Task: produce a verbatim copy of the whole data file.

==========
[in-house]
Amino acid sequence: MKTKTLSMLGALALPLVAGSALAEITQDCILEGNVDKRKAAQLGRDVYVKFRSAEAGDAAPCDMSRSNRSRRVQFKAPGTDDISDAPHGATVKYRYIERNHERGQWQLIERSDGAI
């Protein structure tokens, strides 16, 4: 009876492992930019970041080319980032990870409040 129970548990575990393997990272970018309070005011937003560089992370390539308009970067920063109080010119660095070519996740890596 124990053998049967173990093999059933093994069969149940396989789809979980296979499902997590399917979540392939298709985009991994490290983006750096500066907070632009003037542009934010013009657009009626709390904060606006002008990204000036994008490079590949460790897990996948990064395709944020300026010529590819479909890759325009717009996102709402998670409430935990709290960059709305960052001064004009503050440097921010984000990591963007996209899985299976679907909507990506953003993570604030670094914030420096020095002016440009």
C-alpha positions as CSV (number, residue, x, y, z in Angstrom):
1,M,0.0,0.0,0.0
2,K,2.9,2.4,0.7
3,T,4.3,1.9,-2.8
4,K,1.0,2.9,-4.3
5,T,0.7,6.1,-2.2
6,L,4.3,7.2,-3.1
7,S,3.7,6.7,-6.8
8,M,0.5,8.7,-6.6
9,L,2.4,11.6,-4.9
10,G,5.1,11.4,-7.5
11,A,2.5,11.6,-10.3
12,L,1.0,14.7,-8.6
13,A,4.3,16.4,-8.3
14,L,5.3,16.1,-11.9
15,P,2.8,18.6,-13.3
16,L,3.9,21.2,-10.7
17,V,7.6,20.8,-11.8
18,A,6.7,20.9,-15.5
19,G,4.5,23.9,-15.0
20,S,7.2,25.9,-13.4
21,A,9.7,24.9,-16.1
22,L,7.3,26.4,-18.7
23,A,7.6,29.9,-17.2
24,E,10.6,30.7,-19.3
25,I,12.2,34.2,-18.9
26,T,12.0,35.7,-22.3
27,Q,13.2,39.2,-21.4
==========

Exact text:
[in-house]
Amino acid sequence: MKTKTLSMLGALALPLVAGSALAEITQDCILEGNVDKRKAAQLGRDVYVKFRSAEAGDAAPCDMSRSNRSRRVQFKAPGTDDISDAPHGATVKYRYIERNHERGQWQLIERSDGAI
């Protein structure tokens, strides 16, 4: 009876492992930019970041080319980032990870409040 129970548990575990393997990272970018309070005011937003560089992370390539308009970067920063109080010119660095070519996740890596 124990053998049967173990093999059933093994069969149940396989789809979980296979499902997590399917979540392939298709985009991994490290983006750096500066907070632009003037542009934010013009657009009626709390904060606006002008990204000036994008490079590949460790897990996948990064395709944020300026010529590819479909890759325009717009996102709402998670409430935990709290960059709305960052001064004009503050440097921010984000990591963007996209899985299976679907909507990506953003993570604030670094914030420096020095002016440009």
C-alpha positions as CSV (number, residue, x, y, z in Angstrom):
1,M,0.0,0.0,0.0
2,K,2.9,2.4,0.7
3,T,4.3,1.9,-2.8
4,K,1.0,2.9,-4.3
5,T,0.7,6.1,-2.2
6,L,4.3,7.2,-3.1
7,S,3.7,6.7,-6.8
8,M,0.5,8.7,-6.6
9,L,2.4,11.6,-4.9
10,G,5.1,11.4,-7.5
11,A,2.5,11.6,-10.3
12,L,1.0,14.7,-8.6
13,A,4.3,16.4,-8.3
14,L,5.3,16.1,-11.9
15,P,2.8,18.6,-13.3
16,L,3.9,21.2,-10.7
17,V,7.6,20.8,-11.8
18,A,6.7,20.9,-15.5
19,G,4.5,23.9,-15.0
20,S,7.2,25.9,-13.4
21,A,9.7,24.9,-16.1
22,L,7.3,26.4,-18.7
23,A,7.6,29.9,-17.2
24,E,10.6,30.7,-19.3
25,I,12.2,34.2,-18.9
26,T,12.0,35.7,-22.3
27,Q,13.2,39.2,-21.4